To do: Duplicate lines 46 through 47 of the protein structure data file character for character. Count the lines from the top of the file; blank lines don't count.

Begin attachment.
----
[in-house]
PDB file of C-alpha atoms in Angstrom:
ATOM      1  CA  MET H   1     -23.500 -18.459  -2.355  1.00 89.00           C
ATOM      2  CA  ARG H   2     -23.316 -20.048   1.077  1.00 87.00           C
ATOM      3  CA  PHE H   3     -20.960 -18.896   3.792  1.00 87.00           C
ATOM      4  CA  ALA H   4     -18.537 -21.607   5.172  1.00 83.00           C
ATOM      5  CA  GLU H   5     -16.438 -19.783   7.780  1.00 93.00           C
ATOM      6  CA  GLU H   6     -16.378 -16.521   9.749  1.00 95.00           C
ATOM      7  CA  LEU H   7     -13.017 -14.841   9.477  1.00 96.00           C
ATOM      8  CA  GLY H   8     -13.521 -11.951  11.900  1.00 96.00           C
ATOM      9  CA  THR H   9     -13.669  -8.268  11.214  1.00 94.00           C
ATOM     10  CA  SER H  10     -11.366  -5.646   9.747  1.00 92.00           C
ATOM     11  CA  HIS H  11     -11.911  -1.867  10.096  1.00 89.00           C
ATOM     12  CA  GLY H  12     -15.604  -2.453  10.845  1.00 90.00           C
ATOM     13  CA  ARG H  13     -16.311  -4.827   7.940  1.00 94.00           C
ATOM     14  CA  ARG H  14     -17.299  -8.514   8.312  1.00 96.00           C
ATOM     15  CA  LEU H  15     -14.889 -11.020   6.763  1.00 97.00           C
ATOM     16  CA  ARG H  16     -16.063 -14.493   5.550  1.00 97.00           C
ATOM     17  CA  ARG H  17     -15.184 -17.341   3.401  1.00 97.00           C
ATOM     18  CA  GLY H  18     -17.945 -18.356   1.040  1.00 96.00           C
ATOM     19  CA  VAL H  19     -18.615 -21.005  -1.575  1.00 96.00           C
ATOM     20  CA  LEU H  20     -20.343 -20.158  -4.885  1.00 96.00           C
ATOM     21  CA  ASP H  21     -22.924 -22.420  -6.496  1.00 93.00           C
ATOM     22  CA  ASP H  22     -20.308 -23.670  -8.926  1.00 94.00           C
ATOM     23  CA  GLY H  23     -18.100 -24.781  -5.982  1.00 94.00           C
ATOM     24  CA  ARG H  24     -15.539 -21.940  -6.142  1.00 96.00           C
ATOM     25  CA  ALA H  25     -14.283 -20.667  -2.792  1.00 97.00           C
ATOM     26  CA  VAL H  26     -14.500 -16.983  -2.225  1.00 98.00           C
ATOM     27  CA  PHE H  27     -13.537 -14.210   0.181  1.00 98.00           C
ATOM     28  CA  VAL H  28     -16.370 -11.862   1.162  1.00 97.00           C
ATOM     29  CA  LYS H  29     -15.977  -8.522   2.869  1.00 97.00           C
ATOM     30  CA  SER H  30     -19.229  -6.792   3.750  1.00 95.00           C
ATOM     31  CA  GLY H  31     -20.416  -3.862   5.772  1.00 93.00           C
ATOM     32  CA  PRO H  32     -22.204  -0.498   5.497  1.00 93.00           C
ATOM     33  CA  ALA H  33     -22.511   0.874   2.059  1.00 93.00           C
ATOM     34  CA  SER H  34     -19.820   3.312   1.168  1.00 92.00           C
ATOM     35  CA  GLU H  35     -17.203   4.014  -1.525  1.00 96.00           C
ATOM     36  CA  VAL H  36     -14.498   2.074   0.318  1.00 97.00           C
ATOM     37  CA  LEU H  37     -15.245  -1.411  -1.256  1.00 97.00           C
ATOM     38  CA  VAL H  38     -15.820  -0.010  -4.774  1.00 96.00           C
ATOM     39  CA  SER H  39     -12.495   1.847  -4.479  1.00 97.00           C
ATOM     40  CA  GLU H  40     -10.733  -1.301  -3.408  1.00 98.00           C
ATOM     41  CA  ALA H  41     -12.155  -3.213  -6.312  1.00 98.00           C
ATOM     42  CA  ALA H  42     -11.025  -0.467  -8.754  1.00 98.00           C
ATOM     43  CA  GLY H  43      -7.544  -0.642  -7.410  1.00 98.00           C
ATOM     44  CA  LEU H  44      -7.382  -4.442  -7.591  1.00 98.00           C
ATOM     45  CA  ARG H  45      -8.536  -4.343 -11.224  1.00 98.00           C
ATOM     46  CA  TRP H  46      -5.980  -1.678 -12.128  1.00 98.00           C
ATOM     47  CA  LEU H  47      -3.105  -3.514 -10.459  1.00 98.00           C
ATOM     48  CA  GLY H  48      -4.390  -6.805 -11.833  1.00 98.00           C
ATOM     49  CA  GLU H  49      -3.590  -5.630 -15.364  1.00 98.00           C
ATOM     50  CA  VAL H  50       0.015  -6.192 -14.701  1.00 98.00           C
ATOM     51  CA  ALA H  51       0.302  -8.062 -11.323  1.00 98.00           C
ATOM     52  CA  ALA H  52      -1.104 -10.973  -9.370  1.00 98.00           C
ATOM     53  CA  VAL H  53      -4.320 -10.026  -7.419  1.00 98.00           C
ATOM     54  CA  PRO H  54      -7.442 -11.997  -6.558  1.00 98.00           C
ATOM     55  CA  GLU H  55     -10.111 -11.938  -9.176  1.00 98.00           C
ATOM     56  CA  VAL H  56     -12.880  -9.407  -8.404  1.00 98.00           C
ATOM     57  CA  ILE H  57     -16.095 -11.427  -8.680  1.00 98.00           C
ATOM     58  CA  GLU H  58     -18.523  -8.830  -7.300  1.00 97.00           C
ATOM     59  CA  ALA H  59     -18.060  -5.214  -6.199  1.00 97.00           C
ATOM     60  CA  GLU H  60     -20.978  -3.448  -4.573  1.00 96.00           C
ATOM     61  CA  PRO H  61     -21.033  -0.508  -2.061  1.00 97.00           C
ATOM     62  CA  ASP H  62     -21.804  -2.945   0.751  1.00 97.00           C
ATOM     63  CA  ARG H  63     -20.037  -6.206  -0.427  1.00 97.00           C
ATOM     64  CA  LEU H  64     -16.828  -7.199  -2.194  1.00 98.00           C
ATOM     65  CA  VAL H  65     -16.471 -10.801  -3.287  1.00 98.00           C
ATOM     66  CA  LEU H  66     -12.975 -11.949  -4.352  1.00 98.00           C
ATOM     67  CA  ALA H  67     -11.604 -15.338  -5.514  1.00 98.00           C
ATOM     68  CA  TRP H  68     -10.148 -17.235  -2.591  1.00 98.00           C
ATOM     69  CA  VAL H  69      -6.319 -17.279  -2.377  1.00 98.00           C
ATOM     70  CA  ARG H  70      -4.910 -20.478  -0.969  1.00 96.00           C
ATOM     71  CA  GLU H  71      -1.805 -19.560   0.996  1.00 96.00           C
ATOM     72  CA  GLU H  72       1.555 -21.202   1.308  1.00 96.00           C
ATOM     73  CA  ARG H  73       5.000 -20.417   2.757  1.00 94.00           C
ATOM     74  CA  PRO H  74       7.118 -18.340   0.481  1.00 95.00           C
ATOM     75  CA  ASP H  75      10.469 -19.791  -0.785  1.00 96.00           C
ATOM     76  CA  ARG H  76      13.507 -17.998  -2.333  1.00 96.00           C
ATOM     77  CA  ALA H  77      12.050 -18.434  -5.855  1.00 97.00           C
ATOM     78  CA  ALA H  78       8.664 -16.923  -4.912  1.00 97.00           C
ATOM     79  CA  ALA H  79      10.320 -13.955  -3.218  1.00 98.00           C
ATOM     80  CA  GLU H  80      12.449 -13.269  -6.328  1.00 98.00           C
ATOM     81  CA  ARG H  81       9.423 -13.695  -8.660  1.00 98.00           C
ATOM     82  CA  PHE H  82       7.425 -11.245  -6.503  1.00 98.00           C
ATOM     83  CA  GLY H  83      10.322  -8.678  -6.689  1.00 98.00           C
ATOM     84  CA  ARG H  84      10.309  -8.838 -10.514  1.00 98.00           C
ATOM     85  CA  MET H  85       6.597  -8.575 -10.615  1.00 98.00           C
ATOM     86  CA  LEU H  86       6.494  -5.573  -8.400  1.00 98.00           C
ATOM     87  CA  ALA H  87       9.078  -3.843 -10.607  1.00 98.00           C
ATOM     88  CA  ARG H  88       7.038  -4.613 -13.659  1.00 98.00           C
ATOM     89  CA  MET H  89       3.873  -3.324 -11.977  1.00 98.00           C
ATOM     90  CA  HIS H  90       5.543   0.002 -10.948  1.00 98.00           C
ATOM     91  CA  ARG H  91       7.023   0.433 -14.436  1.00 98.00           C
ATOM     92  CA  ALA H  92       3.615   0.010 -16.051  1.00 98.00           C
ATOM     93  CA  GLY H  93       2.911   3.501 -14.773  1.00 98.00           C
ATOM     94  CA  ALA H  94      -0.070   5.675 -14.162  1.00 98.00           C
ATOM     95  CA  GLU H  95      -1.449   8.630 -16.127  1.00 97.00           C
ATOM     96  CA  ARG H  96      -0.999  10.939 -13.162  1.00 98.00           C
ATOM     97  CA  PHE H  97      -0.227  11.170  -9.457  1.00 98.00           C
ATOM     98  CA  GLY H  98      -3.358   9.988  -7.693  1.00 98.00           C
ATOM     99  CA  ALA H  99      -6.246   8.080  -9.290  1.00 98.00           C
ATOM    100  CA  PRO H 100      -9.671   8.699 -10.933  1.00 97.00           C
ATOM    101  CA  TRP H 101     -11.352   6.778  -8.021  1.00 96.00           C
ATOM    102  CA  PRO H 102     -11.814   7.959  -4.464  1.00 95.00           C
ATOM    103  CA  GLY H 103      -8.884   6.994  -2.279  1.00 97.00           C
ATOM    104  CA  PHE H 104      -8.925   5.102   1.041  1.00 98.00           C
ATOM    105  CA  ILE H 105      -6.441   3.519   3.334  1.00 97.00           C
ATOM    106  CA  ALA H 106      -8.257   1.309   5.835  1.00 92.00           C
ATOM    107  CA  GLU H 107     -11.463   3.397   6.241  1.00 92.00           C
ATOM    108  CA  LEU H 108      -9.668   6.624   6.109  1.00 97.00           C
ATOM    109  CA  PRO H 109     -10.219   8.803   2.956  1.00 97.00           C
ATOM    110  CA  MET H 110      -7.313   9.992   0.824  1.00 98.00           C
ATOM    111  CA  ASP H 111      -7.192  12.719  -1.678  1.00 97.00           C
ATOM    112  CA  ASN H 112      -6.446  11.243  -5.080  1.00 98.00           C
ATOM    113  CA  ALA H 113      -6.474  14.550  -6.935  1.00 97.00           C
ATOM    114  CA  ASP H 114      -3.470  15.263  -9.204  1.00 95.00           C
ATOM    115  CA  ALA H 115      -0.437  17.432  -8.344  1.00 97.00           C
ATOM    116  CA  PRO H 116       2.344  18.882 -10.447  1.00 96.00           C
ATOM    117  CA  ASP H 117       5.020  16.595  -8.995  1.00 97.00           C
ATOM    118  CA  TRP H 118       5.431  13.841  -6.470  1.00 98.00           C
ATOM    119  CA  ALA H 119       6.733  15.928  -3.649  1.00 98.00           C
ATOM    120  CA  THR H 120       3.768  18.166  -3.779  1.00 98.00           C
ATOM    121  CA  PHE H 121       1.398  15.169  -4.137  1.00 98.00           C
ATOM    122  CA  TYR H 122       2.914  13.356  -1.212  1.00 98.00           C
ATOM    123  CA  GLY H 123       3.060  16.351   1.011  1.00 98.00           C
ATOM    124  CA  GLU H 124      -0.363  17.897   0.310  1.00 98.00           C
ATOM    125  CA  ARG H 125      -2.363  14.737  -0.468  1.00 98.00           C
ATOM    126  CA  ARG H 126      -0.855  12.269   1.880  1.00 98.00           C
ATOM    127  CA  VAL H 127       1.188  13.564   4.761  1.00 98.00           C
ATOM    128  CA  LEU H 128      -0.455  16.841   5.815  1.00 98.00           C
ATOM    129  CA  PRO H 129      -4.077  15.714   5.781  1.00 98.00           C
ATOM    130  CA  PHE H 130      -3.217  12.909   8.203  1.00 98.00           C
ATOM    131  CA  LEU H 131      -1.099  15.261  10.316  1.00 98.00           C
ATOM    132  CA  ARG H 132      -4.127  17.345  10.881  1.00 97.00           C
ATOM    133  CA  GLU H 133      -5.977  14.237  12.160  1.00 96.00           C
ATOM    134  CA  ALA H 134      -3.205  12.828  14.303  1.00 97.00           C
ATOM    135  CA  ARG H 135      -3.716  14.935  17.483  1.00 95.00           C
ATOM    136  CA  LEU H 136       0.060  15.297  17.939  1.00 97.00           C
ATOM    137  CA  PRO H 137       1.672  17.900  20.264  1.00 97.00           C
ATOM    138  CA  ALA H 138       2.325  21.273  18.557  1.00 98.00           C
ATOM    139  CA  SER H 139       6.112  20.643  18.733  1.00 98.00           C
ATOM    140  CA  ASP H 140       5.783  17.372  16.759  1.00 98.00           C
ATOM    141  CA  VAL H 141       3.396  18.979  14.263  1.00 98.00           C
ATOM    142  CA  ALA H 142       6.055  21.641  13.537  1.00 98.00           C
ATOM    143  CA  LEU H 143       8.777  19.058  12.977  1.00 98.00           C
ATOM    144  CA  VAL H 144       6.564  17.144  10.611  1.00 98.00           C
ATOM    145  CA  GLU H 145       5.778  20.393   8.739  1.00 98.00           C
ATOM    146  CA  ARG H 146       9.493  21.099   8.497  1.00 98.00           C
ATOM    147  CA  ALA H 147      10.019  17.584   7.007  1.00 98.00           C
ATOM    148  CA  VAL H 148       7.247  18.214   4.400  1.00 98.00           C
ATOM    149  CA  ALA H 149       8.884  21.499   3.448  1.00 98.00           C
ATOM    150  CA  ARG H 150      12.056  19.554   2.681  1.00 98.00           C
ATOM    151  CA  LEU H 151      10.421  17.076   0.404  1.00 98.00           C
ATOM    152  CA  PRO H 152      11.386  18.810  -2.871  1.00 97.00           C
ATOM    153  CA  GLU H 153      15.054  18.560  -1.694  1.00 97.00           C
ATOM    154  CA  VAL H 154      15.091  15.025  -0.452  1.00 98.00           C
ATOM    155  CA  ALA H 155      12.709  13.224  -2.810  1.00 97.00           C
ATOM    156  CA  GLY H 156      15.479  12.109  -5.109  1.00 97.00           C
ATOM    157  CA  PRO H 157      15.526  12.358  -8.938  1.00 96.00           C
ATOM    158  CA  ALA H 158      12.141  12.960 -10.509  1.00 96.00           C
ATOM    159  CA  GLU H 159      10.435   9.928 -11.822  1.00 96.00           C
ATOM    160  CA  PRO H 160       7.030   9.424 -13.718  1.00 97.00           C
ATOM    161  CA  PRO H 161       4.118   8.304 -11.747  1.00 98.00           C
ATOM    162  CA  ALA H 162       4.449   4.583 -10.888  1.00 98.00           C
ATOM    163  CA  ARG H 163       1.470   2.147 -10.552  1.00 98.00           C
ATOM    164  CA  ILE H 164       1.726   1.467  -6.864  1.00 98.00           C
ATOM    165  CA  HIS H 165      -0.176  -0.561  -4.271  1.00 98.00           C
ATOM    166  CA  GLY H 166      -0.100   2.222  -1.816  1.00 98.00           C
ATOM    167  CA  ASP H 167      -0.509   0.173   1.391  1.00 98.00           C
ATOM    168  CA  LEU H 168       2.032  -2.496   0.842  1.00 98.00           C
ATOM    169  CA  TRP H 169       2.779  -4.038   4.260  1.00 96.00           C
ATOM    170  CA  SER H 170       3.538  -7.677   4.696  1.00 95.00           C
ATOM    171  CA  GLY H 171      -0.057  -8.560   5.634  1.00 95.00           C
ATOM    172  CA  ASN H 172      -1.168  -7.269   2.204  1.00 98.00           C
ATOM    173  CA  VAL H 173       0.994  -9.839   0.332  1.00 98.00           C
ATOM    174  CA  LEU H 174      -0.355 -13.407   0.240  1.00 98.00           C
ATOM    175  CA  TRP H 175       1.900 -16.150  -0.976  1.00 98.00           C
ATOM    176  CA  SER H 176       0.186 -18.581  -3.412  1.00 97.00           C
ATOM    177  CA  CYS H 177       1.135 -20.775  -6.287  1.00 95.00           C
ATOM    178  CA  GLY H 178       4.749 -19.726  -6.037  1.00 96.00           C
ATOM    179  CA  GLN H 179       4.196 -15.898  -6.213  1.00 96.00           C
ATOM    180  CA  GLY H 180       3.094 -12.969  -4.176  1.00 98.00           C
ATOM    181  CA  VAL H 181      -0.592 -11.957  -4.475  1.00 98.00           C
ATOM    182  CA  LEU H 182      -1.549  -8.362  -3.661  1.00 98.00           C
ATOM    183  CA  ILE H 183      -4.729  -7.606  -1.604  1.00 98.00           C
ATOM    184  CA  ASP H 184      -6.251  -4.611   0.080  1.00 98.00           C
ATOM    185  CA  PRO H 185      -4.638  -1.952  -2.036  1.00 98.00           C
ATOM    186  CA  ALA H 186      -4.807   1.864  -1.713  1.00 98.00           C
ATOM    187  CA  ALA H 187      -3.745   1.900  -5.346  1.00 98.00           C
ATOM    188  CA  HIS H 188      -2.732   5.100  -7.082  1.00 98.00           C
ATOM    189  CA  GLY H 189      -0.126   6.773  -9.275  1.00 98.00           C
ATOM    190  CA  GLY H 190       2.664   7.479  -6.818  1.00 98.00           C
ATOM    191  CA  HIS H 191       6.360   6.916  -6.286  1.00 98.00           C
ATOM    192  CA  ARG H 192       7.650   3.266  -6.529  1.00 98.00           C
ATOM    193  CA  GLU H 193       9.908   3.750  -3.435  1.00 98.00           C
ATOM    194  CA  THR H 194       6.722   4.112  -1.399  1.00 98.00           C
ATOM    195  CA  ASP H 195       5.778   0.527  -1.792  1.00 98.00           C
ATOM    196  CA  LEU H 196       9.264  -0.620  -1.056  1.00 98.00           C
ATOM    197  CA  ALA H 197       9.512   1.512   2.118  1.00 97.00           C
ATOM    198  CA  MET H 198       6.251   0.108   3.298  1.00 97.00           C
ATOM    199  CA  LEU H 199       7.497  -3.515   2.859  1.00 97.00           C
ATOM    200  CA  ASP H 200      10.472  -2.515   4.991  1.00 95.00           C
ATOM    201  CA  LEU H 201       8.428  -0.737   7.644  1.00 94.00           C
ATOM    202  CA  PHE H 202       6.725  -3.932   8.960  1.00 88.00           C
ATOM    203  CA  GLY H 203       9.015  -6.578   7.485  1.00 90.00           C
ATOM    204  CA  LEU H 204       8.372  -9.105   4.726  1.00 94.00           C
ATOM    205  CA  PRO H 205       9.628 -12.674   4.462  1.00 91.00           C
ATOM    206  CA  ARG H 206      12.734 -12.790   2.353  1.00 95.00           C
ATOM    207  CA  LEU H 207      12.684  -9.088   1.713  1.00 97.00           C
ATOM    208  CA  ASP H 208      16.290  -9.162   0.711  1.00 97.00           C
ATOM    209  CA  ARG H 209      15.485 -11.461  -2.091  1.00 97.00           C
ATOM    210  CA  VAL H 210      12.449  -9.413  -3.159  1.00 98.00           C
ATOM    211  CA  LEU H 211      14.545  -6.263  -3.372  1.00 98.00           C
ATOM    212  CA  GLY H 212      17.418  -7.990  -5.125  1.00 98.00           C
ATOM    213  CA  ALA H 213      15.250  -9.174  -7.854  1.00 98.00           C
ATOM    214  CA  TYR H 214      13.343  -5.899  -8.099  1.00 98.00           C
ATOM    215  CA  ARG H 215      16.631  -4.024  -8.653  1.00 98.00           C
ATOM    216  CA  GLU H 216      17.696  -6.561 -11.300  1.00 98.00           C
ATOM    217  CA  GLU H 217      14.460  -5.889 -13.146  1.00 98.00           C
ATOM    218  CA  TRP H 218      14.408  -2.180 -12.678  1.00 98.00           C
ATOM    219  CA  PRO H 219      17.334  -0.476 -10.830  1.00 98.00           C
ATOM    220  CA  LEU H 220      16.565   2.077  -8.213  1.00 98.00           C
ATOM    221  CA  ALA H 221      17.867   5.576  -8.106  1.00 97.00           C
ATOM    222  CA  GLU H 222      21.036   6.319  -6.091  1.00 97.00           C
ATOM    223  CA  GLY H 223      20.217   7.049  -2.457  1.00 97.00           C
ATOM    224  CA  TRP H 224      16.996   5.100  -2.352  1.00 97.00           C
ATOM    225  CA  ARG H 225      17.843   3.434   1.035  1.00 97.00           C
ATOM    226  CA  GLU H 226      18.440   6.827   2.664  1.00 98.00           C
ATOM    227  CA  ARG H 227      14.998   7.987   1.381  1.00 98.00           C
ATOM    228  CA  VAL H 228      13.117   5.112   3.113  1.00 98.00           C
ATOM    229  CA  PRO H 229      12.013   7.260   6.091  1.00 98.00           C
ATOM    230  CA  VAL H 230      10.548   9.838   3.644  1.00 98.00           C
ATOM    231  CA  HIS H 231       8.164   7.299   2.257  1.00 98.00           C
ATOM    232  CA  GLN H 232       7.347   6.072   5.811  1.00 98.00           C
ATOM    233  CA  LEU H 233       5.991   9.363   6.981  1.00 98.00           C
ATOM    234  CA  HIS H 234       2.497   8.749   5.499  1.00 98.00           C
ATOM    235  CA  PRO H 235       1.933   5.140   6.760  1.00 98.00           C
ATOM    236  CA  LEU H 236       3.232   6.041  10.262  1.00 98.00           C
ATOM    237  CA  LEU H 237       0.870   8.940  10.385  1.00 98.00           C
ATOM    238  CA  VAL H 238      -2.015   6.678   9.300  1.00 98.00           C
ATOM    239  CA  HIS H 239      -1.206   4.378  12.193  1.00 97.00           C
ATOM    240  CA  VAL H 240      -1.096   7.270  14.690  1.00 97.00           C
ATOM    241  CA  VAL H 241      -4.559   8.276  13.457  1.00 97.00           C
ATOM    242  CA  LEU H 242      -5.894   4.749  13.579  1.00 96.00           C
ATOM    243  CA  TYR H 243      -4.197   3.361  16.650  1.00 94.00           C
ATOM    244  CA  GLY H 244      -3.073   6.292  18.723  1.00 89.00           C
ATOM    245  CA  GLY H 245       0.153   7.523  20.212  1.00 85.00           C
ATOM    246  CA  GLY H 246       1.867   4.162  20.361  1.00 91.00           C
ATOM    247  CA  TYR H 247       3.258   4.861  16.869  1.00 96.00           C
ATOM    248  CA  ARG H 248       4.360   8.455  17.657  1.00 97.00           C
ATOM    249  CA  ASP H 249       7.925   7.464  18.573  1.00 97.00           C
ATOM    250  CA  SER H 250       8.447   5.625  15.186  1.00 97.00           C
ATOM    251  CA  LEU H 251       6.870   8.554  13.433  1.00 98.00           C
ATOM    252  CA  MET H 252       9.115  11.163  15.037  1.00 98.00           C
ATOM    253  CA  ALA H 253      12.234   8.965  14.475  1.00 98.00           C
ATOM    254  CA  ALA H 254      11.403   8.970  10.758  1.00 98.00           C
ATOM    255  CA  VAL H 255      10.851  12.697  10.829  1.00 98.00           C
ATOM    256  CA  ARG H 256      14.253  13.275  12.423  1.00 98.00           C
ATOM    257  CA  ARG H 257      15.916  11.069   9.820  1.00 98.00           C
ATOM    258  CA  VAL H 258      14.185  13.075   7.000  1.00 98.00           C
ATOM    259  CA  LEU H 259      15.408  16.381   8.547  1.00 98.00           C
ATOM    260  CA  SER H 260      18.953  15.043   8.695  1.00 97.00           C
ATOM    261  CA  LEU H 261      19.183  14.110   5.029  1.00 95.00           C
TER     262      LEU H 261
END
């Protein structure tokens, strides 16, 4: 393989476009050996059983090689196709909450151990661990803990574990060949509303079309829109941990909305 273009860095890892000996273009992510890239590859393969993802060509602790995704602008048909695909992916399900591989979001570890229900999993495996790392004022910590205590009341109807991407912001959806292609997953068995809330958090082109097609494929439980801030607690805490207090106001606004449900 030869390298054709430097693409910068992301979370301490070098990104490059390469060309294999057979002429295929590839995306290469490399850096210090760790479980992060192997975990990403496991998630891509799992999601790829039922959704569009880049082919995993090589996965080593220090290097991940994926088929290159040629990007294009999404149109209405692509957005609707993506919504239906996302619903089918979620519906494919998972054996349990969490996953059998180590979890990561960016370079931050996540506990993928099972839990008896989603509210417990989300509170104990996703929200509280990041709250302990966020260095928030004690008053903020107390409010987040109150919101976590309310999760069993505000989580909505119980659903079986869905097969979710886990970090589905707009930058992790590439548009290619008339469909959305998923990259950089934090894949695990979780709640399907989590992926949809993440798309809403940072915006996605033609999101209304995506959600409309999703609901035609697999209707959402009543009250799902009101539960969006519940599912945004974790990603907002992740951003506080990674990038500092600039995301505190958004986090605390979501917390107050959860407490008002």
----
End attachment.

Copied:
ATOM     44  CA  LEU H  44      -7.382  -4.442  -7.591  1.00 98.00           C
ATOM     45  CA  ARG H  45      -8.536  -4.343 -11.224  1.00 98.00           C